Nonie Niesewand surveys the high times of a master builder
Big Jim: the life and work of James Stirling

by Mark Girouard

Chatto & Windus, pounds 30

Big Jim Stirling, pictured on the front cover of this posthumously published biography, thighs like hams, porky fingers around a pencil, doesn't look like a sex object. Astonishingly, this is how he emerges under the gaze of Mark Girouard. Clearly, there were as many sides to James Stirling (1924-1992) as to his multi-faceted buildings. Girouard knew of Jim's appetite for women, food and wine, but still there were some surprises. Like the fact that he gadded about the world for two years with a glam German architectural student, Marlies Henstrup, 25 years his junior. His secretary diarised his private life in shorthand and kept everything else in longhand.

Already Big Jim is a scandal, fuelled by his widow, Mary Stirling, distancing herself from it after commissioning Girouard. This is a great shame, on two counts.

First, Mary Stirling is the unsung heroine of the book, allowing Marlies to join her and their three children at the architect's death-bed in 1992 after a bungled minor operation. Girouard believes that "to attempt to cover over these qualities and to try and conceal what happened seems deceitful and damaging to him".

Second, and there is no guessing game about this, Mark Girouard is very good at describing Stirling's genius in architecture. Unlike Pevsner, who complained that Stirling's buildings were, like the man, rude, Girouard admits to being in love with three of them: the Florey at Oxford, the Faculty of History library at Cambridge, and Leicester University's Engineering Unit. He compares Stirling to Nicholas Hawksmoor in that "Jim's buildings were sometimes strange and not always successful but they can catch and haunt the imagination." Of course.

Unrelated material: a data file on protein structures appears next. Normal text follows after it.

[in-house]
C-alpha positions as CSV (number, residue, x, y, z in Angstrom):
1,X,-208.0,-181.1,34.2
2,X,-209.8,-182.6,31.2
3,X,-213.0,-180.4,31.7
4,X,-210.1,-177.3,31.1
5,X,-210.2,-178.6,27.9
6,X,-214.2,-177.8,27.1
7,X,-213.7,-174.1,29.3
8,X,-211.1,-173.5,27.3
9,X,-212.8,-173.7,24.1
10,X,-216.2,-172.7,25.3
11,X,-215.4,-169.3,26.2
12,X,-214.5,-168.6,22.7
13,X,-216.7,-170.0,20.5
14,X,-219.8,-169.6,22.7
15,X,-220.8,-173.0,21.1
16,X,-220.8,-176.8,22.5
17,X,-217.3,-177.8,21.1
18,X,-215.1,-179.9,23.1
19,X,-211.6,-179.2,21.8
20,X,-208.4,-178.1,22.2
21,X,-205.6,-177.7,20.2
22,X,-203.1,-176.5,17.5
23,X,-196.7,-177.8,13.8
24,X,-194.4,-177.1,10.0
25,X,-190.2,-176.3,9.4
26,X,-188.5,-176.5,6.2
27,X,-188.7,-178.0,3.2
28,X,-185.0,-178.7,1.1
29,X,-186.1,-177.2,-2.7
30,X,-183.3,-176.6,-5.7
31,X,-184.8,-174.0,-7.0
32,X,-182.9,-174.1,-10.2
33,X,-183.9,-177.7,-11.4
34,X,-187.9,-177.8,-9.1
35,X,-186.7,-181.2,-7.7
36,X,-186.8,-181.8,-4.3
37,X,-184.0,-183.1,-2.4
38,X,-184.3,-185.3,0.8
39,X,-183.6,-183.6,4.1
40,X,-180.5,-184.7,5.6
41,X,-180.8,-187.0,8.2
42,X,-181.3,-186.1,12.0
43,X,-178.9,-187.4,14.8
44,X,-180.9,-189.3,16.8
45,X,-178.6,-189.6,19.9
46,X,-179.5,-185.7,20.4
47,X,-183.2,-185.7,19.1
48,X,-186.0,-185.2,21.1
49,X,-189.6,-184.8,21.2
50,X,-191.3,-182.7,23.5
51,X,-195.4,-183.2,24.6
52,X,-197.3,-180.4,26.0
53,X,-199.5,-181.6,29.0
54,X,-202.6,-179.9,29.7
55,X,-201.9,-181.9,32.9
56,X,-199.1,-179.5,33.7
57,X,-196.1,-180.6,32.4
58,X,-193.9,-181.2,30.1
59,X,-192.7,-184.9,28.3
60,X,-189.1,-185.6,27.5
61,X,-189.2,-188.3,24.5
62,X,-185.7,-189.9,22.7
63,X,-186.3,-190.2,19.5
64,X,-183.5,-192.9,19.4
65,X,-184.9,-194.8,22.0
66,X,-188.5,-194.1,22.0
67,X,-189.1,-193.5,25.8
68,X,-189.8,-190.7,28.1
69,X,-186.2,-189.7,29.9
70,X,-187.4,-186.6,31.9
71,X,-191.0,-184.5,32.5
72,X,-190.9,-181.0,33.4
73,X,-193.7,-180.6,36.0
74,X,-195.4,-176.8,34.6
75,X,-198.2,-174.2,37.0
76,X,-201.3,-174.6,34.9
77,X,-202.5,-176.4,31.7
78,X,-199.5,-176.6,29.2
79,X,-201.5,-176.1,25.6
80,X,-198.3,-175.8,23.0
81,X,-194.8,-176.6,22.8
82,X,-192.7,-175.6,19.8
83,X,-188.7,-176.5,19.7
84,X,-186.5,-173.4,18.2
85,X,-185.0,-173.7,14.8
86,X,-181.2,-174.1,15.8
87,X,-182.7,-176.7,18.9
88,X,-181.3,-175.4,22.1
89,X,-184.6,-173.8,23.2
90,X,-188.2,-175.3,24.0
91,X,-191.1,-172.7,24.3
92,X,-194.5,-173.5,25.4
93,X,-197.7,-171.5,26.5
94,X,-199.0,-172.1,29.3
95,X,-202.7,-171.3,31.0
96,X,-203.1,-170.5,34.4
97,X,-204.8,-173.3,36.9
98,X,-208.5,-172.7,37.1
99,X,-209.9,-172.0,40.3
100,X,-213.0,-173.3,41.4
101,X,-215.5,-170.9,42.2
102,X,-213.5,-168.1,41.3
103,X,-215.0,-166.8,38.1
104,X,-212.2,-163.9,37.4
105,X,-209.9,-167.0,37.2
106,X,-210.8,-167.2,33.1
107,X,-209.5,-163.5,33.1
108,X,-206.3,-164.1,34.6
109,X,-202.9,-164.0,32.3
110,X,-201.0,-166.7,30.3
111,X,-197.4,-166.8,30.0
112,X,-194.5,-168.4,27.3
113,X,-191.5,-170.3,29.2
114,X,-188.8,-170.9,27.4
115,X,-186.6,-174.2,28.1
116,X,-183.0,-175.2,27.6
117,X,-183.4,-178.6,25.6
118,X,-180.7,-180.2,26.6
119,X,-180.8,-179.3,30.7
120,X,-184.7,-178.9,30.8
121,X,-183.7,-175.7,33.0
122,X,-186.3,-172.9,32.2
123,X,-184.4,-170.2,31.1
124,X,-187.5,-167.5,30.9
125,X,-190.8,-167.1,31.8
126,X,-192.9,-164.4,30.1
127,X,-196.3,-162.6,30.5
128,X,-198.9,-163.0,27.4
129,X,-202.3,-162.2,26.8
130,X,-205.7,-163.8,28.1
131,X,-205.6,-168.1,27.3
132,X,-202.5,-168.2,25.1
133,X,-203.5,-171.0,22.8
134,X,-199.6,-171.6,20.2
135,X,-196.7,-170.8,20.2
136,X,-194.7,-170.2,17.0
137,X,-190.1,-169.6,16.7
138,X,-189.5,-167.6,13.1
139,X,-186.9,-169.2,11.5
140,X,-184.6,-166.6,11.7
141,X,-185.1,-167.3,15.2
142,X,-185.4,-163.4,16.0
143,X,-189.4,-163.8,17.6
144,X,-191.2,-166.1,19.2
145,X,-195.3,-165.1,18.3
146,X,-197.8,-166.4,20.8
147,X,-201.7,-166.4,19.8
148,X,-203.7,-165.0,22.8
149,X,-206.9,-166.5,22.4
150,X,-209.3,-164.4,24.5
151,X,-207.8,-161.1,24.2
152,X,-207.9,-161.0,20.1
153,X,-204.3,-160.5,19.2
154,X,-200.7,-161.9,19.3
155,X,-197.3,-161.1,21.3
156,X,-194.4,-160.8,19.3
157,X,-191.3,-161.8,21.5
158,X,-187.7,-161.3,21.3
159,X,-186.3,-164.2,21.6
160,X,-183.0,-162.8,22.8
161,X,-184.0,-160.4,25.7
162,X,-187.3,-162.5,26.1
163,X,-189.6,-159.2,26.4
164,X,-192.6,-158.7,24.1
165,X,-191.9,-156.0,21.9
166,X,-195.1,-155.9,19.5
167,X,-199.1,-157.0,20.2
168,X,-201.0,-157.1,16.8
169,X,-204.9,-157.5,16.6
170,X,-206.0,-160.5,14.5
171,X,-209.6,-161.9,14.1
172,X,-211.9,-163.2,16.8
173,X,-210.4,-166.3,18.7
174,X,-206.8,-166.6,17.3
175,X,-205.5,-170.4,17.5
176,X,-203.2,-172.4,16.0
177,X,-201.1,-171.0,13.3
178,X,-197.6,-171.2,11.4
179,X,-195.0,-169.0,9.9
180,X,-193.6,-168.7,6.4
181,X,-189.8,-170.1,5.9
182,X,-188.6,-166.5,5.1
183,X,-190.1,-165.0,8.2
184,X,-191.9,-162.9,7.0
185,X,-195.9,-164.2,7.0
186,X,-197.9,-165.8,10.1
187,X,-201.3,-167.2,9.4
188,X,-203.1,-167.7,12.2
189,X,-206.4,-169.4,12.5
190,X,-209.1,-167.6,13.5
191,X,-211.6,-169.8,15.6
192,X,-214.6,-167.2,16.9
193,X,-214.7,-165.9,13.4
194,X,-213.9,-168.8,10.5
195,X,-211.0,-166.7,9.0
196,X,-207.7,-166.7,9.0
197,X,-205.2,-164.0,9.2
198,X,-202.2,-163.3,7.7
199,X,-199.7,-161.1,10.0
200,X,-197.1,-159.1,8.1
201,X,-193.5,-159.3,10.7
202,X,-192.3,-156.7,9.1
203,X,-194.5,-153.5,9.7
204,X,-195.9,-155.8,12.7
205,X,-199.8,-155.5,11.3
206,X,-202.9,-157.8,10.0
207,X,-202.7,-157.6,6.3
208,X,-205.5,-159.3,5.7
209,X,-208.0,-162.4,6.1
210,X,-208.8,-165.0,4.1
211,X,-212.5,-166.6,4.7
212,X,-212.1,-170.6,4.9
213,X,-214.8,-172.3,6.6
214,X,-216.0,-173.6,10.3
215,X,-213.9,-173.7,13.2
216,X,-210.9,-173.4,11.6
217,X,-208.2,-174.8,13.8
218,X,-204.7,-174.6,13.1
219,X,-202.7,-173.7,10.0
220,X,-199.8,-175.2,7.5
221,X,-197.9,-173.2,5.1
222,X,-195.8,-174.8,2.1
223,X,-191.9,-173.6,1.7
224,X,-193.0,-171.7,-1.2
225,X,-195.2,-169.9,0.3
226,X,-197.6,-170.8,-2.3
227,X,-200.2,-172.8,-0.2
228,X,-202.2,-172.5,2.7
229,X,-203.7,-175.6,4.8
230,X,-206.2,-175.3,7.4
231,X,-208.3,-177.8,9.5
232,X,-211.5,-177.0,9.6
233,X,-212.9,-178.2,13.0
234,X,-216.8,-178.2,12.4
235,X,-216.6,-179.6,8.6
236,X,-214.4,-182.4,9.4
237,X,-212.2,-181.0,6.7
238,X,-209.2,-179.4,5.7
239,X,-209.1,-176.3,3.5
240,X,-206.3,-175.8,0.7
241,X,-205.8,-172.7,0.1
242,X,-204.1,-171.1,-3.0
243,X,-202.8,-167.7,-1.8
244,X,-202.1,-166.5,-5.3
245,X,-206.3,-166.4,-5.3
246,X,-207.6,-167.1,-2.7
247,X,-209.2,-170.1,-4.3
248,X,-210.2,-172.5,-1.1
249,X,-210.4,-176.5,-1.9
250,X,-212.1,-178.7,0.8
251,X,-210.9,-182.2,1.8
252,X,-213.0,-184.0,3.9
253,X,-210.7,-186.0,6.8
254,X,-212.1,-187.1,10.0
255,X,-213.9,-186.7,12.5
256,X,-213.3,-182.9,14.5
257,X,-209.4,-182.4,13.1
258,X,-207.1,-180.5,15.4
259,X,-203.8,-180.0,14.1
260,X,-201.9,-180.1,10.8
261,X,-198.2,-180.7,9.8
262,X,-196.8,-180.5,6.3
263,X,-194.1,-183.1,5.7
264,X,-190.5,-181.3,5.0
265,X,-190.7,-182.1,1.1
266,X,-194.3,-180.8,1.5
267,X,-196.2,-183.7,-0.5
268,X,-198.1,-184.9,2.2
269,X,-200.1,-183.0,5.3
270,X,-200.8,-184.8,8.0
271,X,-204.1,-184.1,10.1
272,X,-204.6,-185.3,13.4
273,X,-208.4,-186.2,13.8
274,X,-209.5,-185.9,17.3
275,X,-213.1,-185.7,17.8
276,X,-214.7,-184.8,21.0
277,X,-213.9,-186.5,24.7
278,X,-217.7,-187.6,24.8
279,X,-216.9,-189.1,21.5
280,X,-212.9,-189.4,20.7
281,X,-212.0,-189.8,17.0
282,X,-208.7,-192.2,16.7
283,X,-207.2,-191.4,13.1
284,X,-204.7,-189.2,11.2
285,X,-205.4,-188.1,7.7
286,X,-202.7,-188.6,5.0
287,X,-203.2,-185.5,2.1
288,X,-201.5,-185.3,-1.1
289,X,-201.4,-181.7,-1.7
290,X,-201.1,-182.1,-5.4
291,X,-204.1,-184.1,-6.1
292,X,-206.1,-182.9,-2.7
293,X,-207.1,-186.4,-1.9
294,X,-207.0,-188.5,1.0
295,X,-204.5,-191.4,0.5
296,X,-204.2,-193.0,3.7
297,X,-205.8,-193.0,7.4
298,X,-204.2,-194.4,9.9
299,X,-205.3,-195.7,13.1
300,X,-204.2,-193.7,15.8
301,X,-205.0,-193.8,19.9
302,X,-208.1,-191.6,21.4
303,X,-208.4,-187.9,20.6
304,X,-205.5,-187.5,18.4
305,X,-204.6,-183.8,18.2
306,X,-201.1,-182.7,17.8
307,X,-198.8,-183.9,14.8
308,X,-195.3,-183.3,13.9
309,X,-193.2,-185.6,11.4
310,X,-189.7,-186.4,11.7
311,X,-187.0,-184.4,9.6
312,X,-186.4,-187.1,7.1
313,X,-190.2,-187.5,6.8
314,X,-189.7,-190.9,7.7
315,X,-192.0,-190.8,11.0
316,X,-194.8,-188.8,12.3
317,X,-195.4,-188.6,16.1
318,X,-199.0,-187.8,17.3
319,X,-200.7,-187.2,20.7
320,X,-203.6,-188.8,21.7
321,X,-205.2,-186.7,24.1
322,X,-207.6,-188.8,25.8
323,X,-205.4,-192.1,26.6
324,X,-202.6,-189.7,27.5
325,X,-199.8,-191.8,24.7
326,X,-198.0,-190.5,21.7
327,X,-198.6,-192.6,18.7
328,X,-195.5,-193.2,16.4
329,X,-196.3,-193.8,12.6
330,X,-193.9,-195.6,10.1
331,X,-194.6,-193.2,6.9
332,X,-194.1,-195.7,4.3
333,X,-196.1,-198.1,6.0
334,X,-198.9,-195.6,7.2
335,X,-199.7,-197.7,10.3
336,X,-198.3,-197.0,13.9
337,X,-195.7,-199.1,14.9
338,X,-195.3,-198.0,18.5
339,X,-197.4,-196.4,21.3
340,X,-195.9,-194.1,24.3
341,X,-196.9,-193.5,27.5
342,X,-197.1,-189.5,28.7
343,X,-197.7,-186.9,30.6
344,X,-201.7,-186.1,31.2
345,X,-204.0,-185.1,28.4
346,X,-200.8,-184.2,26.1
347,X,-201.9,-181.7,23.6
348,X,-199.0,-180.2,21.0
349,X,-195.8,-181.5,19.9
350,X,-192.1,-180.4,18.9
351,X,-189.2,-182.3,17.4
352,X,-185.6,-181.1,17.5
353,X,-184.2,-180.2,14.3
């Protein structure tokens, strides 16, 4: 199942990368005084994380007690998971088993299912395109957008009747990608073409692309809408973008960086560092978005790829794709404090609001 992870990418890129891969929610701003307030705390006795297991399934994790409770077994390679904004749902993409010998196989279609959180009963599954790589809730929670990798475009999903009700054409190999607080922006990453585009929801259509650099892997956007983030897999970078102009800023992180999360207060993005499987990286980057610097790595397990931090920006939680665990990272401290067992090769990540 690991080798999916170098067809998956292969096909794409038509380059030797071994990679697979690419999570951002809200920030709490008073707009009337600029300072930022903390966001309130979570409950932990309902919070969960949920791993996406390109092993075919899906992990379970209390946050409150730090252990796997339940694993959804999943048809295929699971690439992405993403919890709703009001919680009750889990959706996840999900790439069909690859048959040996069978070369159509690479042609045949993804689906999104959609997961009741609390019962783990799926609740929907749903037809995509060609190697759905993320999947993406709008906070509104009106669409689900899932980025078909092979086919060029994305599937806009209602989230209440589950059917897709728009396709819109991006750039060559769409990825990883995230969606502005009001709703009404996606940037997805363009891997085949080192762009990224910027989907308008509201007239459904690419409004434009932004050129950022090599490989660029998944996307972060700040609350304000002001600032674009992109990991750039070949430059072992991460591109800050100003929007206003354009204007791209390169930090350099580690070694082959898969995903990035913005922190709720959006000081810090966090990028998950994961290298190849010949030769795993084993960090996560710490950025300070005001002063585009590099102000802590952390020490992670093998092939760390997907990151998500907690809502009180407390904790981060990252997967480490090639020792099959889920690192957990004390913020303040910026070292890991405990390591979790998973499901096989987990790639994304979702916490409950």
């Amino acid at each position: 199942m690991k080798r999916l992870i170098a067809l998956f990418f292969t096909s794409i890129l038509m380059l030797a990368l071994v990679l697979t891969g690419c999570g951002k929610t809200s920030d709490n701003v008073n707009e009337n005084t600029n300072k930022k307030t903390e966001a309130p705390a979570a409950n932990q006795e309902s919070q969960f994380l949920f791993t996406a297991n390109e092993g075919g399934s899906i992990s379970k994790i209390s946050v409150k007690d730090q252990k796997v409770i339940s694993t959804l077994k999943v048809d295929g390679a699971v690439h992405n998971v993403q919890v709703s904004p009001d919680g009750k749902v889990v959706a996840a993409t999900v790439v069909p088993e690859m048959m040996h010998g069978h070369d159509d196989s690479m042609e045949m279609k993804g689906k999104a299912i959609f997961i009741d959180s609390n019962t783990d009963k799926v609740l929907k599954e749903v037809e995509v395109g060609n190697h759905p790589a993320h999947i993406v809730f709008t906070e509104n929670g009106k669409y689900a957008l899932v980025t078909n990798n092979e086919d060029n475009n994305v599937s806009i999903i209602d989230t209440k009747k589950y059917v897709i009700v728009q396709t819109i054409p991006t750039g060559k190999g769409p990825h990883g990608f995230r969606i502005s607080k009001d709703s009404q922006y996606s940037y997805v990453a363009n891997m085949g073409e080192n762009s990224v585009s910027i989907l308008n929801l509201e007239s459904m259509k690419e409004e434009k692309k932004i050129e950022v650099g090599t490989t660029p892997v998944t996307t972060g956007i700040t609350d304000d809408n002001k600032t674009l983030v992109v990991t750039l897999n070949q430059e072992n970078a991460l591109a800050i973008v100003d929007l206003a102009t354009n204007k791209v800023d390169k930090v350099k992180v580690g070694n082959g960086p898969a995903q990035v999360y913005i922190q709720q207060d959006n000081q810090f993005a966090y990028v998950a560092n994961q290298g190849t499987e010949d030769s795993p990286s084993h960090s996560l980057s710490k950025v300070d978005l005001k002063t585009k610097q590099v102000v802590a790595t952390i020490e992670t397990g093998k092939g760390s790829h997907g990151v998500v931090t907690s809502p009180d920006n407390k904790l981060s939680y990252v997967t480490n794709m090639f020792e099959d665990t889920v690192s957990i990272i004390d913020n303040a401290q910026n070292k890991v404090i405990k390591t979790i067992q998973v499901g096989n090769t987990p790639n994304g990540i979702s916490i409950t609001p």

Girouard believes that Stirling was, like Richard Rogers, dyslexic. If true, this puts an interesting spin on their buildings. Both architects break out of the rectilinear grid even as they express function on the outside.

Take Sheffield University, designed in 1953 with James Gowan. Working in a regular structural grid with post and slabs, James reveals what is going on inside the building. Each function is given a different meaning, with vertical blocks like bookends to two horizontal stacks and, sandwiched in the middle, the lecture theatres - expressed as eight boxes on the facade.

Jim's passage from angry young man to irascible middle age is hilarious. Whoever would have thought that Sandy Wilson, august architect of the British Library, would paint his kitchen black and wear black leather with studs?

The New Brutalists Allison and Peter Smithson pass the style trial with their buildings in exposed cement, but fail the fashion test. Stirling once took the hood of a pixie suit knitted by Allison and tied it in a knot on top of her head.

By the Sixties, Stirling's bright crystalline buildings were being compared to silos, sewers, bunkers, rocket launchers, liners and battleships. And by the Seventies, work dried up. This is no surprise to every sufferer within the leaky Faculty of History building at Cambridge. They sharpened their pencils - and their wits - to write obits for James Stirling. "To qualify for grants, he was in too much of a hurry," Girouard explains, blaming contractors as much as Stirling.

As the tiles fell off, Jim partied and lectured at Yale. One story about urinating on a glass door in full view of an office-warming party is, Mark Girouard admits, "perhaps over the top and in bad taste"; but then Stirling never valued good taste, as you can see from the awesome Neue Staatsgalerie in Stuttgart.

Whatever you think about the cocksure No 1 Poultry building shown on the back cover of Big Jim, crowing "look at me" right in the heart of the City of London, it is not limp-wristed. Girouard tried to stop No 1 Poultry being built, writing to the building inspector to protest about the destruction of nine listed buildings. Stirling didn't speak to him for three years. In truth, it doesn't sound as though they ever really made it up.

But Girouard believes that the Nineties were the dawning of a new era for Stirling. At the fifth Venice Biennale for Architecture in 1991, as his "Boatshop bookship" for Electa opened to international acclaim, every star in the architectural firmament took photocalls.

Only Frank Gehry, soon to eclipse them all with the Guggenheim Museum at Bilbao, wouldn't be captured on film unless he was photographed "back to back with big Jim". But Jim declined, with a scowl. A year later, he was dead.

For six years, I puzzled over that curious hybrid, the Elephant man of Jim and Frank. It was hard to imagine deconstructivist Frank, all curves and sinews, grafted on to Big Jim's bows banded in travertine and topped with a funnels.

Mark Girouard provides an answer. Frank Gehry believes that Jim was "recreating himself as a Modernist". And Jim, pencilling a one-line answer to the question "Since you began working as an architect, what changes have you undergone?", wrote "Full circle, more than once."